Disability discrimination: Disabilities: Equality Act 2010
Under the new Equality Act 2010, some employees won’t even need to prove a disability exists before they can claim discrimination! What’s happened?
Increased rights. When the Equality Act 2010 comes into force on October 1 it will consolidate all existing discrimination laws into a single piece of legislation. It will also increase the protection given to certain groups, including the disabled. But following the changes, certain individuals won’t need to prove that they have a disability before they can seek the protection of the Act. Why is that?
Defining it. The definition of a “disability” has not been changed. However, when deciding whether or not an employee is disabled, the tribunal is no longer required to consider if they satisfy the “eight capacities”. For example, they won’t need to show that any impairment significantly reduces their mobility or ability to function on a day-to-day basis. All it must look at are the individual facts of each case. As a result, it will be much easier for an employee to argue that they are disabled within the meaning of the Act.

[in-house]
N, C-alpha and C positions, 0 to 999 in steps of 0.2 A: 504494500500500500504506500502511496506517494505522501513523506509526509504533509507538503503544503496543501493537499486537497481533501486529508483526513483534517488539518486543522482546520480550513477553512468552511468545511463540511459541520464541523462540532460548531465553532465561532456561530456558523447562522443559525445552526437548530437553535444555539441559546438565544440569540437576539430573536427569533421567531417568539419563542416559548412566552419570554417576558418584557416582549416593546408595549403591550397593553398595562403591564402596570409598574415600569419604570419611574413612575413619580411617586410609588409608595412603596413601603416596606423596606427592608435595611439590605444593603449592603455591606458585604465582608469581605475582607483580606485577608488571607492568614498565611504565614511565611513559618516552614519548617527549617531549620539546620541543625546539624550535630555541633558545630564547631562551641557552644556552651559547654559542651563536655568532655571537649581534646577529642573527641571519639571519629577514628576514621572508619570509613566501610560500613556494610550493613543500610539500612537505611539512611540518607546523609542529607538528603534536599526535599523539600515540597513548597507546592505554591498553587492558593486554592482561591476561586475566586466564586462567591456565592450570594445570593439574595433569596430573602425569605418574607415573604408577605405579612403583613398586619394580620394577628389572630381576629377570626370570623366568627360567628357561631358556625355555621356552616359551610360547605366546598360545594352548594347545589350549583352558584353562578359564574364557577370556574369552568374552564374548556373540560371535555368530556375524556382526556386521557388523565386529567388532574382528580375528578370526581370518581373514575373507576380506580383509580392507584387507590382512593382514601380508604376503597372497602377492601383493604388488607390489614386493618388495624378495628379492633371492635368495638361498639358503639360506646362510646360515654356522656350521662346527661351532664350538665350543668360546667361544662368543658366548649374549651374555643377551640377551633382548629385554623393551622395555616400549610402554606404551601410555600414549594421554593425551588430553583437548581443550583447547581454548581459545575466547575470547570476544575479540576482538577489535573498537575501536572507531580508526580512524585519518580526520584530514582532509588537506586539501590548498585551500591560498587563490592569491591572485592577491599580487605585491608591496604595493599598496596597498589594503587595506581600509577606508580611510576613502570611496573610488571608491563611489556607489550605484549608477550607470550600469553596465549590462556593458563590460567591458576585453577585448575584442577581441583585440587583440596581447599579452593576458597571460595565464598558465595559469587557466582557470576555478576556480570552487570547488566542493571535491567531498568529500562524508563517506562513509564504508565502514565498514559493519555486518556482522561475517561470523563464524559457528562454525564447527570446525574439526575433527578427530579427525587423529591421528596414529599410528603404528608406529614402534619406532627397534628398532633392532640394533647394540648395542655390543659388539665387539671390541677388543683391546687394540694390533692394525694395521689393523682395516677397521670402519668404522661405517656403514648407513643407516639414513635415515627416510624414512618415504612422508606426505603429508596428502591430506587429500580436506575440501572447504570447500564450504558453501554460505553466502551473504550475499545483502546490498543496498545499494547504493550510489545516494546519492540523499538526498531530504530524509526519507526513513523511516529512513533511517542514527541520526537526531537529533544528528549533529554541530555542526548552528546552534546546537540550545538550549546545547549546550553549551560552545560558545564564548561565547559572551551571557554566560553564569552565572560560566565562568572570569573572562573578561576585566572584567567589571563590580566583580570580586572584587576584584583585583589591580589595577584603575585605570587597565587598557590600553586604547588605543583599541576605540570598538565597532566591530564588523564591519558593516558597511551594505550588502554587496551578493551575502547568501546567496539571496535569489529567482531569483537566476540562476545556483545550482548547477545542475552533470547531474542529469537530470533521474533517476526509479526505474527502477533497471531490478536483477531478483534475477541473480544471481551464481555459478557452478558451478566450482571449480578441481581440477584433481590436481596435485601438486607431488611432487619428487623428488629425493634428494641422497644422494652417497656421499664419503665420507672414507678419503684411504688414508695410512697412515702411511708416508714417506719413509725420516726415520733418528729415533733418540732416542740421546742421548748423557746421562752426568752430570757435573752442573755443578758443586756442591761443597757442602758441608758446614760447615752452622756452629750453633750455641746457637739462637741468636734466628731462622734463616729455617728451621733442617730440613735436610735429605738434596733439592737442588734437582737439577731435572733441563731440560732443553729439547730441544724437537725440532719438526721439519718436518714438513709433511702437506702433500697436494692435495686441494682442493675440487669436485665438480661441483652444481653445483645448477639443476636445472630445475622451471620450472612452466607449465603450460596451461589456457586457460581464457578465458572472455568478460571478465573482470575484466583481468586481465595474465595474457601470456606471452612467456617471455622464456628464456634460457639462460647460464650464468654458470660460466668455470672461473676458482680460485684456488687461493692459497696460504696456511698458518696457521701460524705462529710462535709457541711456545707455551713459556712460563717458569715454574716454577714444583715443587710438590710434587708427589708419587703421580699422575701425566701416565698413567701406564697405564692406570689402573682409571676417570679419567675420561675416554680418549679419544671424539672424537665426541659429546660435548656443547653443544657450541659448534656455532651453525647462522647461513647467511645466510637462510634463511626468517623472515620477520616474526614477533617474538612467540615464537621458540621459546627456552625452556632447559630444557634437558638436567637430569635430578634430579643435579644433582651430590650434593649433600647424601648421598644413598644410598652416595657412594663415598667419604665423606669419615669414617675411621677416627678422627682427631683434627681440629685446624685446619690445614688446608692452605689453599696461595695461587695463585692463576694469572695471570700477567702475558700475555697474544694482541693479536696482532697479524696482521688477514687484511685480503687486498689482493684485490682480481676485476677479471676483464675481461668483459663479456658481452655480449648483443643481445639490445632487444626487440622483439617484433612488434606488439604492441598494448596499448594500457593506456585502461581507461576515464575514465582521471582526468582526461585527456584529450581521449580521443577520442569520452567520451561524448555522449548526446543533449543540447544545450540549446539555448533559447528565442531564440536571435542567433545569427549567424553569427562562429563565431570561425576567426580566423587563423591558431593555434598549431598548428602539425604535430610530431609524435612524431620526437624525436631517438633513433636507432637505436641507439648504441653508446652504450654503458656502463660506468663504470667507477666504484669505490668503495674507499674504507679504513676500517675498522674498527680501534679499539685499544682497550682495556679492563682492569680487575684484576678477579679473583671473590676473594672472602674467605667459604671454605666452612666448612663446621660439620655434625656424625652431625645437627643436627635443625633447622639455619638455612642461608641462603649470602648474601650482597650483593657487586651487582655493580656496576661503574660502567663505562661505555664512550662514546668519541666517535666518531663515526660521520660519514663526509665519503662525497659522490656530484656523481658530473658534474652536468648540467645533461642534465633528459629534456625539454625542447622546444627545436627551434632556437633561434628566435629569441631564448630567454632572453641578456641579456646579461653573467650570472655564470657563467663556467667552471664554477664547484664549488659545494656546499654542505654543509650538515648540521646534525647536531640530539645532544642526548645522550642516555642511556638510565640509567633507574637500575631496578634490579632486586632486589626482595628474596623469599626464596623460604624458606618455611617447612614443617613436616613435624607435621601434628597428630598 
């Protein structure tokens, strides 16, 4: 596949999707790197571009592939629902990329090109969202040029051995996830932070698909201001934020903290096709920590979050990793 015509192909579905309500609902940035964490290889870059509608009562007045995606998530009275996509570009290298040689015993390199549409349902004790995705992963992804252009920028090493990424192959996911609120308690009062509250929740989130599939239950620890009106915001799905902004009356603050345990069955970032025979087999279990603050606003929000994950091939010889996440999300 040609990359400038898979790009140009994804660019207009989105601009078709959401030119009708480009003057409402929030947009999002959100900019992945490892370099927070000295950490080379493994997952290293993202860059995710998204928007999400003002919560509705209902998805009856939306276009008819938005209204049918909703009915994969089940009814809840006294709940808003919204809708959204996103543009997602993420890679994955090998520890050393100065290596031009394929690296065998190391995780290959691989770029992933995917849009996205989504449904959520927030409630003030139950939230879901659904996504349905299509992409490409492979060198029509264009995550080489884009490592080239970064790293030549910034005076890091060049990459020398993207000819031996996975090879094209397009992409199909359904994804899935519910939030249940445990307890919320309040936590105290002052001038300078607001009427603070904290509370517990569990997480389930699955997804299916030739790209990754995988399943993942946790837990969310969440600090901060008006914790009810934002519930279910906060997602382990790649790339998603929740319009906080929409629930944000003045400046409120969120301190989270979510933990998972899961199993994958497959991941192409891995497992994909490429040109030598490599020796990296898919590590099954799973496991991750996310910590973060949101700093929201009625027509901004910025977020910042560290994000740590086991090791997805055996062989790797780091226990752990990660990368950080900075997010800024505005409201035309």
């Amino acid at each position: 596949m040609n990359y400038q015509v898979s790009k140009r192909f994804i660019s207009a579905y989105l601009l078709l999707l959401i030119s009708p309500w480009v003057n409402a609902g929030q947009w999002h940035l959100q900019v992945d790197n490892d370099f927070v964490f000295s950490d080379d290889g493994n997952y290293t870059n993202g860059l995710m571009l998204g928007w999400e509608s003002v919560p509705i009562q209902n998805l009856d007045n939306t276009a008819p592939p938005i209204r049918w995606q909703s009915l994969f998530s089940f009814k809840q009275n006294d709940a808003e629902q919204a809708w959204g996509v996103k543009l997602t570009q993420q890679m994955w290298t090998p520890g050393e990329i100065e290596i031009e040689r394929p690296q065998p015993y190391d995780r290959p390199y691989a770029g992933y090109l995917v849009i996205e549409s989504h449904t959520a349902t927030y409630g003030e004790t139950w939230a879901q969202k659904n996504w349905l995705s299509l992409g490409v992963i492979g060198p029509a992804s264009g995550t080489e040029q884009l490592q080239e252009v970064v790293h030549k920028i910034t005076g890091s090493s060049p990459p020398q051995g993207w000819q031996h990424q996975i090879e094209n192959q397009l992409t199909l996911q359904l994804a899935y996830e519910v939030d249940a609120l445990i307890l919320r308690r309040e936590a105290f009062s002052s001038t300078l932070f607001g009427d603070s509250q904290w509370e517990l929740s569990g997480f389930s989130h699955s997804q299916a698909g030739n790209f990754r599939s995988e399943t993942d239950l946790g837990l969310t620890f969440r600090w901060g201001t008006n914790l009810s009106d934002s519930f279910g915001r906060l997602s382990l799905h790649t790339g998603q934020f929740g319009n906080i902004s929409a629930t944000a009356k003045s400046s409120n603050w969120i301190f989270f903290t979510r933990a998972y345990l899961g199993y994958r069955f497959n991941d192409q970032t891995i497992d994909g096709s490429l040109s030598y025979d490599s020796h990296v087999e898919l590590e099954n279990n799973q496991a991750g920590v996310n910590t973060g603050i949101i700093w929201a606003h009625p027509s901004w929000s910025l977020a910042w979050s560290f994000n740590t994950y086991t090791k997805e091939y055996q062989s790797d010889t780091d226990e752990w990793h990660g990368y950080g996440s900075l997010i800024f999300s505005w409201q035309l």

Associative discrimination. A further provision introduced by the Act is the concept of “associative discrimination”. This was first seen in the case of EBR Attridge Law LLP v Coleman 2009. Although that case eventually settled out of court, the government decided to specifically protect those who are connected to a disabled person from less favourable treatment, e.g. where a carer’s request to work flexibly is rejected. So this is a new danger area; how the tribunals will interpret it remains to be seen.
Tip. Although conditions will be looked at on a case-by-case basis, addictions to non-prescription substances, e.g. alcohol or nicotine, are specifically excluded from the Act. However, sufferers from HIV and all cancers are protected. In other words, an employee with one of these illnesses doesn’t have to prove anything – they are automatically protected.
“Tips & Advice Personnel”: 30.9.10